How to survive twins and enjoy their first years too
So the Stork arrived and brought you not one bundle of joy, but two. Double the love, double the trouble, and double the bodily fluids. There’s sometimes a bit of bad press associated with having twins, but, contrary to popular belief, it doesn’t all have to be about endless sleepless nights and wondering how to grow an extra set of arms and legs and eyes on the back of your head.
One tip to help you survive and even enjoy new twins, even if it sounds rather boring, is routine.
Preparation is key
Before the babies even arrive, go shopping for equipment such as a double pram, a giant nappy bag and two bouncers so you can keep an eye on them side-by-side. Prepare the nursery, and baby-proof the house. The more you do now, the better, as you’ll be busy when the bubs arrive.
Getting some sleep, having proper meals and having a shower may seem tricky in those early days. But they can be achievable with some help.
When friends and family ask you how they can help, tell them how, and then take them up on the offer.
Ask them to bring over a casserole or two. Alternatively, you could find a local company which can deliver healthy meals to you. It can be tempting to live on convenience foods, but you’ll do yourself, your little ones, and your partner a favour by eating a healthy balanced diet.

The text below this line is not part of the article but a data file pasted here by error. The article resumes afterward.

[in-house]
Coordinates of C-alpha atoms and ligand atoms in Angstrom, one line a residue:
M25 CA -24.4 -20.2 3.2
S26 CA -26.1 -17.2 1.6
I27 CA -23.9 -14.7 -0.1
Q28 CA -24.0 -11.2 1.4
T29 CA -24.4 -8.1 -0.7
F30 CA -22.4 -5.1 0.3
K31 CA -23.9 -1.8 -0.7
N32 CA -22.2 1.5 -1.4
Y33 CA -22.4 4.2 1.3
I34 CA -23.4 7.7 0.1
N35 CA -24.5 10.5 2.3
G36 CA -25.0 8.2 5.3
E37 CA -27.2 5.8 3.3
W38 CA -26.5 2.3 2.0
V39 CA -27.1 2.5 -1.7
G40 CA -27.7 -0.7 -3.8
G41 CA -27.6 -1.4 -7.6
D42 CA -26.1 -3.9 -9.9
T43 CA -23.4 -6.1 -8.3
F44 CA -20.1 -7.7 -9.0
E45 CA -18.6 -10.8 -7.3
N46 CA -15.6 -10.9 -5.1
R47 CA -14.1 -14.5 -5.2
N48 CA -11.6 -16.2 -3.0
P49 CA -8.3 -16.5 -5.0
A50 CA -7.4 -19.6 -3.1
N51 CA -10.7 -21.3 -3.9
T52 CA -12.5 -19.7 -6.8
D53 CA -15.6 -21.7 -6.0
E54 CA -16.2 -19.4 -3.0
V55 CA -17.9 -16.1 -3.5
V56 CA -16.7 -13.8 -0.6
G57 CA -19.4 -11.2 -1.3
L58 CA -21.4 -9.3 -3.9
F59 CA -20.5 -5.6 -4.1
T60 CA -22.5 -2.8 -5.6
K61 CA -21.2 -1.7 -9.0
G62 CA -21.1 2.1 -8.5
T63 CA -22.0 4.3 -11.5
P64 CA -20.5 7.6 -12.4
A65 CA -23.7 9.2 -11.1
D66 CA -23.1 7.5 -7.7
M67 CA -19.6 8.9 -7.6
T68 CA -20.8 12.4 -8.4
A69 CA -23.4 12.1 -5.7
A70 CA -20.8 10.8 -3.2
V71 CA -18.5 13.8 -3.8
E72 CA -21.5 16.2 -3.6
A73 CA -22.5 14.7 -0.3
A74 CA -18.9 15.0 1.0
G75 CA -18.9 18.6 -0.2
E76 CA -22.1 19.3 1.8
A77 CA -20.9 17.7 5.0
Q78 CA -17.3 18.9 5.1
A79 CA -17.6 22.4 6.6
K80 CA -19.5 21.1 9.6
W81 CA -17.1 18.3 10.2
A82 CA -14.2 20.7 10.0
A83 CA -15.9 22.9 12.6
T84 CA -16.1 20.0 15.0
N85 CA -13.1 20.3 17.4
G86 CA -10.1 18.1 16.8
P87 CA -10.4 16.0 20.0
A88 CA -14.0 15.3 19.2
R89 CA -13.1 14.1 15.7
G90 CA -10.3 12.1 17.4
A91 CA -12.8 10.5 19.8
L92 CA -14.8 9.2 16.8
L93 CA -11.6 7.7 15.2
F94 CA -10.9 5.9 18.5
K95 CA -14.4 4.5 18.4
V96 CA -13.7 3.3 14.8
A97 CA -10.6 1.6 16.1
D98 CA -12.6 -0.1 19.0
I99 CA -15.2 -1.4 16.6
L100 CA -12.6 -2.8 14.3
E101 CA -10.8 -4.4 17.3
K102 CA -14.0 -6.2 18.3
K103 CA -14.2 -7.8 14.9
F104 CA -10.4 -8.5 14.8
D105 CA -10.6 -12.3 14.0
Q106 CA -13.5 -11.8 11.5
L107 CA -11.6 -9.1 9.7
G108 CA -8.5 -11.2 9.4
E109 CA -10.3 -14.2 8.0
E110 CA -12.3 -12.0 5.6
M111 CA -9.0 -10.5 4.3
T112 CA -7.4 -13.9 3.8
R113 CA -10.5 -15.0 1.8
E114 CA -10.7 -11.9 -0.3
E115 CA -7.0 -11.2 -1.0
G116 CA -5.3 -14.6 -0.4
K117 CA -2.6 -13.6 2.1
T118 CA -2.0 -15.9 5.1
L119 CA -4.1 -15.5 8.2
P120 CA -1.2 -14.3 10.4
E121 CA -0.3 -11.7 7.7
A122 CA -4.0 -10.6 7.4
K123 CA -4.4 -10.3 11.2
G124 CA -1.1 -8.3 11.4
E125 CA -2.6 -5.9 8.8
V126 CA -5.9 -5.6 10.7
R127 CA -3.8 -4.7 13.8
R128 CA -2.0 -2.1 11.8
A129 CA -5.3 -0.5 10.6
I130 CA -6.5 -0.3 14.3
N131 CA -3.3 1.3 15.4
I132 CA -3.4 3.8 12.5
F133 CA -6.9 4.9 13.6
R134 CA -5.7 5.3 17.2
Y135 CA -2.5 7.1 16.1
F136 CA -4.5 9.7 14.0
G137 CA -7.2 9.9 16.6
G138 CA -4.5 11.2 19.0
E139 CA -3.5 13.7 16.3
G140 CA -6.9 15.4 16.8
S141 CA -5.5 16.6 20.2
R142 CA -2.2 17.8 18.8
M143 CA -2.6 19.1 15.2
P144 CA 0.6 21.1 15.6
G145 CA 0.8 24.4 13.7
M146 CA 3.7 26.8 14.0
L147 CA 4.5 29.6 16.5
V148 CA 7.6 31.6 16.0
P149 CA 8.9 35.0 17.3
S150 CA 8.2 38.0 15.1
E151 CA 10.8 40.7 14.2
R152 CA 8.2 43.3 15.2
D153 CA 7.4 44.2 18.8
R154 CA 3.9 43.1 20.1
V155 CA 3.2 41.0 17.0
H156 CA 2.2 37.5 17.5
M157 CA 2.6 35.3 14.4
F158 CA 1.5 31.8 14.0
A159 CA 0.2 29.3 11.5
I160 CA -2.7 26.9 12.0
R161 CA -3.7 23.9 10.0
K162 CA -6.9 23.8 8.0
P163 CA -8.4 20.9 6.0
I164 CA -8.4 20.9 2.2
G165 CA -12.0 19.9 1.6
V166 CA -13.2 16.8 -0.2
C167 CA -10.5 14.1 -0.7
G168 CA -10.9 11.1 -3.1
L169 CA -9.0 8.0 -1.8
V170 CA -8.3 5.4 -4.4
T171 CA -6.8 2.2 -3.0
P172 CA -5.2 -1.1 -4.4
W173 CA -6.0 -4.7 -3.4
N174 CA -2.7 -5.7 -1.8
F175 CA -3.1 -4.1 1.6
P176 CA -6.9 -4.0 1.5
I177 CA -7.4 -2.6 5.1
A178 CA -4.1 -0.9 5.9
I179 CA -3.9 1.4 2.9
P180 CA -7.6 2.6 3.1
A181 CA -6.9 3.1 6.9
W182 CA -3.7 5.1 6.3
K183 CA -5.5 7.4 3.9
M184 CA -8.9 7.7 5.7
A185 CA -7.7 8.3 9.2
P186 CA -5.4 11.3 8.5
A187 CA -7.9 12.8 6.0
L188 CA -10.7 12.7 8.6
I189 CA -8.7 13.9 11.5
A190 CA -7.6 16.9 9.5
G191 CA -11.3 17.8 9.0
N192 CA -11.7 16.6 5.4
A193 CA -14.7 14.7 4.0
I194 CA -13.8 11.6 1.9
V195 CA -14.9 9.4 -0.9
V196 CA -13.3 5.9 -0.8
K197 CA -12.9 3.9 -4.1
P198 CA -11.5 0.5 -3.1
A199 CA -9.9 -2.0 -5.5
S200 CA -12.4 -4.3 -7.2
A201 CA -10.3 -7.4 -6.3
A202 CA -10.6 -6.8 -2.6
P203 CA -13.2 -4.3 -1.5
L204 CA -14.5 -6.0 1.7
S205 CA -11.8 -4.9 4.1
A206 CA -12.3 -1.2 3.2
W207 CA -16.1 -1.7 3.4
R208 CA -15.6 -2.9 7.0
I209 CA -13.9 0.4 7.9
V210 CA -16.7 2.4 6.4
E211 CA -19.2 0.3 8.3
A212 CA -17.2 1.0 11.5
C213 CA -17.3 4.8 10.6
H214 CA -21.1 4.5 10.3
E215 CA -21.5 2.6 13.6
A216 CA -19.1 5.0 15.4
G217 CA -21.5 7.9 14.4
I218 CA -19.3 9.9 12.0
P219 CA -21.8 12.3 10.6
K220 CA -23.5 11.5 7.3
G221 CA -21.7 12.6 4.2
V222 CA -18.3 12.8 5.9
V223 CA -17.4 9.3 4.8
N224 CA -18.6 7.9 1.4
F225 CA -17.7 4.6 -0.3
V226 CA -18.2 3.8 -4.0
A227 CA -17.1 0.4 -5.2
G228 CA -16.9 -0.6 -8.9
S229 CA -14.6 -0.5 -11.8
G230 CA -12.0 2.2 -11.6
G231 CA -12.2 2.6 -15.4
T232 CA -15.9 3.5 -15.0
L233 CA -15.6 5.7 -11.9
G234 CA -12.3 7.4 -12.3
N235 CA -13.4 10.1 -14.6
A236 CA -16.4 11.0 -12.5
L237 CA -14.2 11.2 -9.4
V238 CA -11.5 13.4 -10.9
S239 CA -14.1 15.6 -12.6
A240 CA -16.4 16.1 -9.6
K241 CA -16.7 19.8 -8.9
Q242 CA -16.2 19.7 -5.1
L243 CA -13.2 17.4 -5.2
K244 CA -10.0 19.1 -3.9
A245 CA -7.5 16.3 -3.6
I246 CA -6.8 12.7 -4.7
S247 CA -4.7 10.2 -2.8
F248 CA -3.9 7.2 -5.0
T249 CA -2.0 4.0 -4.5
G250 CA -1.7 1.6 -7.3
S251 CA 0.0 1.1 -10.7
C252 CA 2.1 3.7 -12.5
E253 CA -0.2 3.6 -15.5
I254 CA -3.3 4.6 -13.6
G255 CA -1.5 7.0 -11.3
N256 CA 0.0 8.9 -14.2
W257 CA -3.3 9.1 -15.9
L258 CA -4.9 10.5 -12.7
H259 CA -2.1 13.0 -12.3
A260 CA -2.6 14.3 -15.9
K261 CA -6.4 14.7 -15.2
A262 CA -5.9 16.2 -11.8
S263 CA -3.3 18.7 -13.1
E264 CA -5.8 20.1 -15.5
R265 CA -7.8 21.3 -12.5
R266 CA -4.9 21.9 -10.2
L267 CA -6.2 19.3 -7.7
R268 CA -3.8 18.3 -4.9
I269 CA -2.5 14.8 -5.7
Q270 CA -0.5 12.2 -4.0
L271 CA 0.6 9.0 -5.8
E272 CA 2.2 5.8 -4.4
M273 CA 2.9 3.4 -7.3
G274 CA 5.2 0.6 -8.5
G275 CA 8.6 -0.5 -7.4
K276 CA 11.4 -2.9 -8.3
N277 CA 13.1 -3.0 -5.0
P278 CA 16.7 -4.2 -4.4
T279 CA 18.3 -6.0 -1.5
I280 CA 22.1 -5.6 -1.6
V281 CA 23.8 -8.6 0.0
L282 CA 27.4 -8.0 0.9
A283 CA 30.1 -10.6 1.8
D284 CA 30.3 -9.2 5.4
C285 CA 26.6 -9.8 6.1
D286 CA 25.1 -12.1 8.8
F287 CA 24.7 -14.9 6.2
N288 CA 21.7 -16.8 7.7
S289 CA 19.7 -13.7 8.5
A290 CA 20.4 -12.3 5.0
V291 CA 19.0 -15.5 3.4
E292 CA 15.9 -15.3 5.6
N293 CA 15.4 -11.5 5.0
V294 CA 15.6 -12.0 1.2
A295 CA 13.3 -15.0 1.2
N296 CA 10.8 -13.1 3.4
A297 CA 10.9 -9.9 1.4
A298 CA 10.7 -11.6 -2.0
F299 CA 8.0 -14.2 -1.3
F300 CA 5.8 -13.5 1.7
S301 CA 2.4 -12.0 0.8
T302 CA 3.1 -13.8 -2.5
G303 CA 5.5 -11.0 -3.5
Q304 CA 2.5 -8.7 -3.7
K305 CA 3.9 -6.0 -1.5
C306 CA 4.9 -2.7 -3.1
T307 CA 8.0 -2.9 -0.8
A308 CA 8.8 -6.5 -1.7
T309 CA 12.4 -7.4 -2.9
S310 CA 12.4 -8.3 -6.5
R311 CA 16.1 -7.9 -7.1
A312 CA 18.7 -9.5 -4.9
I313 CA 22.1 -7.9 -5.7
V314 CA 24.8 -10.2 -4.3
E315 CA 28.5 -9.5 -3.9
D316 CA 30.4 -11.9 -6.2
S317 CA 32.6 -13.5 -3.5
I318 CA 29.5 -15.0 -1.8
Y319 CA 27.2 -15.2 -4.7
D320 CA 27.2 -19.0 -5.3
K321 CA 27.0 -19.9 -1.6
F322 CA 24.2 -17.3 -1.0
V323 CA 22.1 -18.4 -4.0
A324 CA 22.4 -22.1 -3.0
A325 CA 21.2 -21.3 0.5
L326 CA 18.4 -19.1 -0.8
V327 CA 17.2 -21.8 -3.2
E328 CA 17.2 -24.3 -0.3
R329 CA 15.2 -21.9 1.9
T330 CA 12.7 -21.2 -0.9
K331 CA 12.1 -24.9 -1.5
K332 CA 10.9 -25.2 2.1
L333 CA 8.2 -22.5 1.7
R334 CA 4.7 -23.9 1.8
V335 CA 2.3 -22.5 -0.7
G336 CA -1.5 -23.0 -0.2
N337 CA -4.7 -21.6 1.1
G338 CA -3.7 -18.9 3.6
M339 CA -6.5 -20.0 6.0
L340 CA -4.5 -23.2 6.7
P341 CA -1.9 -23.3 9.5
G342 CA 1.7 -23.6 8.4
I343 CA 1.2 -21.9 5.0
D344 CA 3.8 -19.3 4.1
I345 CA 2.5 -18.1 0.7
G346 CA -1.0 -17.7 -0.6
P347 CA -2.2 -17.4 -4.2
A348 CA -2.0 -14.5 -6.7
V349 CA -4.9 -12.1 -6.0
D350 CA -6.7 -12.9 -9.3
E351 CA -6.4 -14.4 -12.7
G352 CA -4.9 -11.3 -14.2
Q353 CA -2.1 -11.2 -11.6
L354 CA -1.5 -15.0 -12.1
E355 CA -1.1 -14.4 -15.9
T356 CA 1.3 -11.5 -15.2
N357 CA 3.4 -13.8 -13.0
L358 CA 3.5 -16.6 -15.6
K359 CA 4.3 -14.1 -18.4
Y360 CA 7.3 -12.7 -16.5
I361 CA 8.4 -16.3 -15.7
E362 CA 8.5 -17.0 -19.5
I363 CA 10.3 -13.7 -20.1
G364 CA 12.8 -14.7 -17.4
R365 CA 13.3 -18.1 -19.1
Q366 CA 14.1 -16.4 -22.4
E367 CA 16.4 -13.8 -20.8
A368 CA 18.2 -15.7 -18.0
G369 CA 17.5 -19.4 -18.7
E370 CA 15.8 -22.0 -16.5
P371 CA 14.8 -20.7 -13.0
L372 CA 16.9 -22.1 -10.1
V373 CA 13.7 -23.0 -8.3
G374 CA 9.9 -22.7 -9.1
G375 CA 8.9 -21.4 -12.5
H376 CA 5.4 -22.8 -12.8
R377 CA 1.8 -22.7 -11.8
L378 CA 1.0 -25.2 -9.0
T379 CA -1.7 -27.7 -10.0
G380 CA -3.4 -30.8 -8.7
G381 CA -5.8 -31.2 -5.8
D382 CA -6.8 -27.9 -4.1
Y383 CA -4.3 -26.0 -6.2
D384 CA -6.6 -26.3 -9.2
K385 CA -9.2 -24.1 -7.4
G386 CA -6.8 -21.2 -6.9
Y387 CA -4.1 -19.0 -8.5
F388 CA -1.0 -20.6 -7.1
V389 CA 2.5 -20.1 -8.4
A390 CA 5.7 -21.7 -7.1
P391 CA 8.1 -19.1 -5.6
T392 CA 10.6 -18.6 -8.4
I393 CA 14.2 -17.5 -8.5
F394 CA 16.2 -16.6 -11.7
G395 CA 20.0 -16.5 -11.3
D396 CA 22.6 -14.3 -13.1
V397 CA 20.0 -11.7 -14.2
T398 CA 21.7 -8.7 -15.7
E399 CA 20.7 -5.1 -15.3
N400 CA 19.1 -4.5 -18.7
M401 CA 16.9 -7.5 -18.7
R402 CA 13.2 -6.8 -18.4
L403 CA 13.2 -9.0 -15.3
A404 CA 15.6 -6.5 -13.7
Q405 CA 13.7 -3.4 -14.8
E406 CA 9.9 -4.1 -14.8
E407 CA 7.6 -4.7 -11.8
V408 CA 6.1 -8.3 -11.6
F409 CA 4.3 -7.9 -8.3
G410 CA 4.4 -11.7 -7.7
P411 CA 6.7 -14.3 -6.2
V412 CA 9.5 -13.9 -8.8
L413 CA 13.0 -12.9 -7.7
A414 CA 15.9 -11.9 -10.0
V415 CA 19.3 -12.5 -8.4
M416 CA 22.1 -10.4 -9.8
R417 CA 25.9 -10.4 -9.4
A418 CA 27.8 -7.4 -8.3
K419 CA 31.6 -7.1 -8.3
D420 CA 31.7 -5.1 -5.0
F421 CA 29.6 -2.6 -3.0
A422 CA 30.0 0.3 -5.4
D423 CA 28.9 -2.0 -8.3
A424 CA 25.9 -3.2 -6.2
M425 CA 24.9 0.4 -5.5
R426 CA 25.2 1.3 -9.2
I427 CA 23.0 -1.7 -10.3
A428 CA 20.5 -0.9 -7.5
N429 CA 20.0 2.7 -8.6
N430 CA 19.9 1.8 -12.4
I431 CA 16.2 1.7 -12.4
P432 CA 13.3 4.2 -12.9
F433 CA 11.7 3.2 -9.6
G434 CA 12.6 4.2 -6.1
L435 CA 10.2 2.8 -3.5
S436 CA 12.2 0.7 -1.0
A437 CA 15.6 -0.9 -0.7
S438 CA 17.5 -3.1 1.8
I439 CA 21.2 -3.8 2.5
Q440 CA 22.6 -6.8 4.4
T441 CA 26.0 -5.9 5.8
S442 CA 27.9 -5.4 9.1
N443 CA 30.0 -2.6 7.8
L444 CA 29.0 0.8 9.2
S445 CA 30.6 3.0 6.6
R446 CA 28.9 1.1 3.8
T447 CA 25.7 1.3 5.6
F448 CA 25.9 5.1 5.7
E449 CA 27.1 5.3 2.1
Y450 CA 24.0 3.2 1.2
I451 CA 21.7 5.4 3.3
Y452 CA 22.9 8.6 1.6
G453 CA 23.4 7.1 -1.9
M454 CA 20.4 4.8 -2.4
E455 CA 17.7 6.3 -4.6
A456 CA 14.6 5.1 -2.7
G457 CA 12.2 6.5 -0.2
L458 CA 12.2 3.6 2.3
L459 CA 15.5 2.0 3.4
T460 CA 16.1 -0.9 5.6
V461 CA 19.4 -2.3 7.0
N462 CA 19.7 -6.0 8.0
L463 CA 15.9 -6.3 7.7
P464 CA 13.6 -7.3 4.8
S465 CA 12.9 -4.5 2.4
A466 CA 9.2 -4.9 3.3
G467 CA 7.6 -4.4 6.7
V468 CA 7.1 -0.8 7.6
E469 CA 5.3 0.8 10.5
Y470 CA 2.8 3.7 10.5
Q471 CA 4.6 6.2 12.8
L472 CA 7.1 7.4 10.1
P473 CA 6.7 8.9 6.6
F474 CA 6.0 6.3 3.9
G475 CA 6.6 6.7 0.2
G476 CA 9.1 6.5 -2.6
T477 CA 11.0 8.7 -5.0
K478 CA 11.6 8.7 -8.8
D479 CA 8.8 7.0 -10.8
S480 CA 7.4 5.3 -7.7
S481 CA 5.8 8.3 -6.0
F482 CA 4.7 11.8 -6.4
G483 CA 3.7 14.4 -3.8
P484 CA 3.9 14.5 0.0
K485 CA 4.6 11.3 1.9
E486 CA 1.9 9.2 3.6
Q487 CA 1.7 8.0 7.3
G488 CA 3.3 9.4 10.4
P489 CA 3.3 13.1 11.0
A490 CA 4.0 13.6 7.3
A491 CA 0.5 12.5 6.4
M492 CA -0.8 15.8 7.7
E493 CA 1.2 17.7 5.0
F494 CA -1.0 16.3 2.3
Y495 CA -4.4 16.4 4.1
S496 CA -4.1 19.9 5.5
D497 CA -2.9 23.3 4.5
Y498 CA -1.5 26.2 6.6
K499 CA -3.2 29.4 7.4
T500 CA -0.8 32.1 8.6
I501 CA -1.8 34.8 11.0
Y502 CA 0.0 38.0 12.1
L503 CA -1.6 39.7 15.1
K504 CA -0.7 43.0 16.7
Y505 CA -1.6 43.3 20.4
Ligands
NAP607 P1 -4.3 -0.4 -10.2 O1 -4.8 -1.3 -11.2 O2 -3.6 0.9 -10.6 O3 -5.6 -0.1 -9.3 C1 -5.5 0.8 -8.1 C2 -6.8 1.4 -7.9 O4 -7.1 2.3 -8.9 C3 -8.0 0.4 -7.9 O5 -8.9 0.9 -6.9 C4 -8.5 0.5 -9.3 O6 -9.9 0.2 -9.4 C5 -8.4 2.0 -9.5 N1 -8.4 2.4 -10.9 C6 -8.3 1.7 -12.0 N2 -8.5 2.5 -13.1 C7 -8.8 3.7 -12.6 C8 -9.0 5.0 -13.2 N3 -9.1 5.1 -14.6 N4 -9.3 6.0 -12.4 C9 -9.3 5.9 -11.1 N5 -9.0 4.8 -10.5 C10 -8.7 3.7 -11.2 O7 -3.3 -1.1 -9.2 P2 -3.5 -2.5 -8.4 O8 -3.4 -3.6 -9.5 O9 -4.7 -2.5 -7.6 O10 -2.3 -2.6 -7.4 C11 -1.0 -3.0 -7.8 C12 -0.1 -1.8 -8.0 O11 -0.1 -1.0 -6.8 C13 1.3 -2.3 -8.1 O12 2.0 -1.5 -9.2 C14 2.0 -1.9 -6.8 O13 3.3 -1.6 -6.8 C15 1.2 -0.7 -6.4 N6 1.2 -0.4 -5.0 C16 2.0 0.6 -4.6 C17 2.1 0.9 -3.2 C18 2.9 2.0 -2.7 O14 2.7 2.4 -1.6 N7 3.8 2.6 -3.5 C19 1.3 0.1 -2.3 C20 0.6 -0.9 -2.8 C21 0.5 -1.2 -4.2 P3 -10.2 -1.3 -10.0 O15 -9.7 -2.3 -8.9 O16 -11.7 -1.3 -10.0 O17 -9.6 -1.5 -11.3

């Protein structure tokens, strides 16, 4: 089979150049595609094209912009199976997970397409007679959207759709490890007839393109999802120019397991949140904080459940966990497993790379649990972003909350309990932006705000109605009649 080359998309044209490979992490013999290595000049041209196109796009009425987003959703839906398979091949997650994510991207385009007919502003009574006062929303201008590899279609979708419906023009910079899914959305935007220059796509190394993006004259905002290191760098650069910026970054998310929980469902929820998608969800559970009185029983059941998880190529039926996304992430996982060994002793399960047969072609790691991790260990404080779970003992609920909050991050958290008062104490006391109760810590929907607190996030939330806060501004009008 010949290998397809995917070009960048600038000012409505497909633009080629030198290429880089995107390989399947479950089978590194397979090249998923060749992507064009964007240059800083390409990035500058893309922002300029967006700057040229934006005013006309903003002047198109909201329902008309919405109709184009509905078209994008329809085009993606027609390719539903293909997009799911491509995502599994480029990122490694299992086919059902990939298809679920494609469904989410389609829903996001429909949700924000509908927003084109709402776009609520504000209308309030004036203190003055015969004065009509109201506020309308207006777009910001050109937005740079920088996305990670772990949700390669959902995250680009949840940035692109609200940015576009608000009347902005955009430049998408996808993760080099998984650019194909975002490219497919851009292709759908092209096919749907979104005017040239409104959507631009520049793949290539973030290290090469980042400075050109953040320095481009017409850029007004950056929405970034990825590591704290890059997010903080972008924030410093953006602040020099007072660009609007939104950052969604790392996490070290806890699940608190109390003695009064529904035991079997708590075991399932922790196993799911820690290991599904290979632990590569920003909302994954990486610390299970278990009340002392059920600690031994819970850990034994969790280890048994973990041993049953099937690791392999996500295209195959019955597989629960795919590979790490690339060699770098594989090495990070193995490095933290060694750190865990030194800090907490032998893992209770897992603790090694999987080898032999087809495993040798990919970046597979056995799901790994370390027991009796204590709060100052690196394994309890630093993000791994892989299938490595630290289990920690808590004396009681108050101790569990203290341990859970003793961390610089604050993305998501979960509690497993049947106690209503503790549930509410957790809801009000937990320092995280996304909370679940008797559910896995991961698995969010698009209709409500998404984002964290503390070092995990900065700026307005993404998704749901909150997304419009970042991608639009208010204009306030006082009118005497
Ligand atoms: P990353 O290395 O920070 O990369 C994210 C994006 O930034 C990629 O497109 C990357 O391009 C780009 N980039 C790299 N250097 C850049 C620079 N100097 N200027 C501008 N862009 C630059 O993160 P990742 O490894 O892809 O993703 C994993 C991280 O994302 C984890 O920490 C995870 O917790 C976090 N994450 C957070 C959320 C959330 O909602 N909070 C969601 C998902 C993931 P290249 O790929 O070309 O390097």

Sleeping is another biggie - work out a roster with your partner for getting up in the middle of the night or ask a visiting friend to give the babies a bottle while you have a quick cat nap at night (if possible).
Hire a cleaning service if you can, or ask your mother-in-law to do a quick vacuum or wash dishes when she visits.
Dinner for two
It may seem like all you’re doing is feeding the babies. You may have heard the old adage “don’t wake a sleeping baby” and usually that is true - unless you have twins. If one baby wants to feed and the other is asleep, wake the sleepy bub so you can feed them simultaneously.
It will take a bit of practice to find the easiest way to do this - try holding each baby’s head in your palms, or have them lying on a pillow with their legs stretched in front of you. There are special twin-feeding pillows which can help too. Alternatively, feed one straight after the other.
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It might be wise for the first few days to leave their wristbands on. It sounds terrible, but you’re only human – and a sleep deprived one at that - and it’s natural to mistake twins, even fraternal ones! After a few days, you’ll notice their differences and other idiosyncrasies, and you’ll soon have no trouble discerning one from your other.
As they grow, make sure you treat your babies like individuals and try not to refer to them as “the twins” too often. They may have a lot of similarities, especially physical ones, but they’re unique human beings and that should be treasured and encouraged.